providing a contactor proximate said distal end of said removeable pipe to electrically contact said internal diameter of said first pipe,
flowing an electrical current along the wall area of said removeable pipe, through said contactor, and along the wall area of said first pipe to generate heat within said removeable pipe to elevate the temperature of the liquids within said removeable pipe and prevent paraffin from forming on the internal bore of said removeable pipe.
18. The invention of claim 17, further comprising
providing one or more seals on said removeable pipe proximate the distal end of said removeable pipe to sealingly engage the internal diameter of said first pipe to pull said removeable pipe into said first pipe.
19. The method of claim 17, wherein said contactor is one or more wheels.
20. The method of claim 18, wherein said contactor is one or more wheels.
Description
CROSS-REFERENCE TO RELATED APPLICATIONS:N/A STATEMENT REGARDING FEDERALLY SPONSORED RESEARCH OR DEVELOPMENT:N/A INCORPORATION-BY-REFERENCE OF MATERIAL SUBMITTED ON A COMPACT DISK:N/A BACKGROUND OF THE INVENTION

The field of this invention is that of tools used for the cleaning of pipelines, especially the long extended reach pipelines in offshore areas. As gases are produced in deep offshore wells and flow along pipelines, they may combine with water within the gas stream at certain combinations of temperature and pressure to form hydrate blockages. The hydrates are similar to crushed ice packed within the pipeline.

Once formed, the hydrate blockages can take weeks or months to disassociate or melt, with the production stream thru the pipeline being completely blocked. The most common means to remove the blockage is to reduce the pressure on the accessible side of the blockage to a lower pressure which allows it to melt. When this happens, the higher pressure gas on the other side of the blockage will tend to expand as it moves through the porosity of the blockage. This gas expansion provides a cooling which prolongs the life of the hydrate. This process can take weeks or months.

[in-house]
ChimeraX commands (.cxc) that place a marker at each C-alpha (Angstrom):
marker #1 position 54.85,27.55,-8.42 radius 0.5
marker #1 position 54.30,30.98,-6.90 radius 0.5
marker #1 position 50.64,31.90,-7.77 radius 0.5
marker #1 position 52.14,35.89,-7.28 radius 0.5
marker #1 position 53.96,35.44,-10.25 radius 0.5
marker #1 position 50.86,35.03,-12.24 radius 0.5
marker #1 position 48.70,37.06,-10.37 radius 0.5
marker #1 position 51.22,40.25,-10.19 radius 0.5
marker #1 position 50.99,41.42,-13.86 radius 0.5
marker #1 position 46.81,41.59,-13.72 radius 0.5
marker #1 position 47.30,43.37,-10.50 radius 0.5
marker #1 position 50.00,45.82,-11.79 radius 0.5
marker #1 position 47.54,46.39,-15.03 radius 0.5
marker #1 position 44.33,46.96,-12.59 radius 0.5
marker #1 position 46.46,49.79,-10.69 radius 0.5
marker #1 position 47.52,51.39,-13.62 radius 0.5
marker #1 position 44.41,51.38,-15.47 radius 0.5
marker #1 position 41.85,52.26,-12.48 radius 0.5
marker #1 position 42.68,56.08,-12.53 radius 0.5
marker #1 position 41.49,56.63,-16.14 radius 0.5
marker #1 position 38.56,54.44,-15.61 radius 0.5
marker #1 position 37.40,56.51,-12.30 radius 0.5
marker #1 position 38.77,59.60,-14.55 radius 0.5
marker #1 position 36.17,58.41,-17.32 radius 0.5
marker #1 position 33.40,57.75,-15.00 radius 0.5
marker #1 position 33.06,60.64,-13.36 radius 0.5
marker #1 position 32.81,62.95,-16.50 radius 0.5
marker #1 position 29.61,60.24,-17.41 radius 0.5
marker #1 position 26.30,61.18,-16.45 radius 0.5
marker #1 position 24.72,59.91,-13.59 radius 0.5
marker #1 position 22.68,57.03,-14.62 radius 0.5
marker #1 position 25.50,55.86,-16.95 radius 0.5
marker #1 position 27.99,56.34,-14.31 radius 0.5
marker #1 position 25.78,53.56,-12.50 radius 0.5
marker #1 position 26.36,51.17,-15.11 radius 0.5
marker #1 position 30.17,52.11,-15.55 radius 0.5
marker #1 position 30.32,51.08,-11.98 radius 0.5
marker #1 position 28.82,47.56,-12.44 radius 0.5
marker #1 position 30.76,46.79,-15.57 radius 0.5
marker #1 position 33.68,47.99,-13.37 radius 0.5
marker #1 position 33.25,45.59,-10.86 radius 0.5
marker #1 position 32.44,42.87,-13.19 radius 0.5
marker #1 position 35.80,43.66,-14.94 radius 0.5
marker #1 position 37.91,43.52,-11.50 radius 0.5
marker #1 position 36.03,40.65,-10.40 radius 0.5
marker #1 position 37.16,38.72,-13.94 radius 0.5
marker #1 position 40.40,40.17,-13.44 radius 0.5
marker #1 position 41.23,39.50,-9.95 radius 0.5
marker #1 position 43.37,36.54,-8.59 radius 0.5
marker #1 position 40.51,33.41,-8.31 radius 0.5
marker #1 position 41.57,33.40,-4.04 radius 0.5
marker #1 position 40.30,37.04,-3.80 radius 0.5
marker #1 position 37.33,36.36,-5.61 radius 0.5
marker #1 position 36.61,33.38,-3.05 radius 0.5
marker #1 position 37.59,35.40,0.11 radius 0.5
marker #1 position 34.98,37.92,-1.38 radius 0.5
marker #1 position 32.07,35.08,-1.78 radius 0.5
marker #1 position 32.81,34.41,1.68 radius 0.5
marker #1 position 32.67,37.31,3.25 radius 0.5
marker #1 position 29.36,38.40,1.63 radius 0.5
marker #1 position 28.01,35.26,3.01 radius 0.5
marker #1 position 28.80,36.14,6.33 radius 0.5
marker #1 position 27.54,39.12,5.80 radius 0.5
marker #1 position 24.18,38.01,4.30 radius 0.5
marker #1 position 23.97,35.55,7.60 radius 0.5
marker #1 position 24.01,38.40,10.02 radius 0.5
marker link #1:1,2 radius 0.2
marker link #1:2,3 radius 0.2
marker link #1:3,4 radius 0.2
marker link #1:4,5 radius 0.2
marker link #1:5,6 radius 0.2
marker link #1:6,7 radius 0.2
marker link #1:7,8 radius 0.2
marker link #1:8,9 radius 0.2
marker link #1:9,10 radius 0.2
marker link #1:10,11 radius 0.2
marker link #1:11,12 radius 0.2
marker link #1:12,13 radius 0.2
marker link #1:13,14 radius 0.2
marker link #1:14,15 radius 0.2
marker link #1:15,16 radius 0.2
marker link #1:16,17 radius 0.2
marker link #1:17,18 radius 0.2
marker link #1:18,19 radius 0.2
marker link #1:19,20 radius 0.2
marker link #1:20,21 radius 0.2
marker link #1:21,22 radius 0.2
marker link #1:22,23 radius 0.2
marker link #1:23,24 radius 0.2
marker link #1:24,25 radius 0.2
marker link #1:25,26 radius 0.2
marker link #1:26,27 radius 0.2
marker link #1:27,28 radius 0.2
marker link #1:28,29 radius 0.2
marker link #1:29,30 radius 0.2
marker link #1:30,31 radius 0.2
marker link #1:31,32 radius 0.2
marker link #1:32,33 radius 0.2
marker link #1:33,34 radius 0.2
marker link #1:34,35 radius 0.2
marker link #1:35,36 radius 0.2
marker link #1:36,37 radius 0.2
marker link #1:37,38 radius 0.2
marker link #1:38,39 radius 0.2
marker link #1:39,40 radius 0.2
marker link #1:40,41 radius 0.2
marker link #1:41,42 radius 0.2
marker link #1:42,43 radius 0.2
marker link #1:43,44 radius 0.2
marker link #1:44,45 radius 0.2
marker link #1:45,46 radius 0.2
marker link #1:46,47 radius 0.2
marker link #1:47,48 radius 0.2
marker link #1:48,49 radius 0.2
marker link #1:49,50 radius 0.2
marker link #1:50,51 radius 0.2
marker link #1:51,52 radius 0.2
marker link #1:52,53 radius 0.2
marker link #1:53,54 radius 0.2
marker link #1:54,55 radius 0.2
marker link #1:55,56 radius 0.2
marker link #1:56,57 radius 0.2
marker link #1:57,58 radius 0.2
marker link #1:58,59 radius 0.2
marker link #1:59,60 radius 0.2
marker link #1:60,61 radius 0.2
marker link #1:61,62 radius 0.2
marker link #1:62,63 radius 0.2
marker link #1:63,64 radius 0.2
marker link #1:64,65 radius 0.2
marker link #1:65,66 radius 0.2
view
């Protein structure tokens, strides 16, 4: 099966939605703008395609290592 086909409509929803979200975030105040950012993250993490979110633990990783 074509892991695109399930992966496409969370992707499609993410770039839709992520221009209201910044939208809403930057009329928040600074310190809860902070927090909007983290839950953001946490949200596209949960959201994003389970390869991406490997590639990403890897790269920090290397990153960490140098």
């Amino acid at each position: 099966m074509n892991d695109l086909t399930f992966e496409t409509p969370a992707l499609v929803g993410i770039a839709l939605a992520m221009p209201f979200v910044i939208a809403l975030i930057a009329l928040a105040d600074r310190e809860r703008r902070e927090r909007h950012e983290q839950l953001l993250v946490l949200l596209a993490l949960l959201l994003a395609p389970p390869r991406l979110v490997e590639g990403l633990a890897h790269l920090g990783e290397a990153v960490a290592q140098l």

A second method for removing the hydrate blockage is to place a coiled tubing within the pipeline to circulate liquids to dissolve the hydrate directly. In shorter pipelines the coiled tubing can be simply pushed out into the pipeline. In longer ones, a rubber cup “pig” is placed on the end of the pipeline to pull the coiled tubing out to the location.

A potential problem can occur with this method. If the liquids are circulated out to the blockage through the annular area between the outside diameter of the coiled tubing and the inside diameter of the pipeline and then return within the internal diameter of the coiled tubing, the internal diameter of the coiled tubing can become blocked. The hydrates may reform within the bore of the coiled tubing and make the coiled tubing and associated pig difficult to retrieve from the pipeline, much less removing the pipeline blockage.

A similar situation may occur if paraffins are formed within the internal diameter of the pipeline and are removed through the internal bore of the coiled tubing.

BRIEF SUMMARY OF THE INVENTION

The object of this invention is to provide a method for removing hydrate buildup within the bore of a coiled tubing string within a pipeline or other pipe string.

A second object of the present invention is to provide a method for preventing a buildup of hydrates within the bore of a coiled tubing string within a pipeline or other pipe string.

A third object of the present invention is to a method for removing wax or paraffin buildup within the bore of a coiled tubing string within a pipeline or other pipe string.

Another object of the present invention is to provide a method for preventing a buildup of waxes or paraffins within the bore of a coiled tubing string inside a pipeline or other pipe string.

BRIEF DESCRIPTION OF SEVERAL VIEWS OF THE DRAWINGS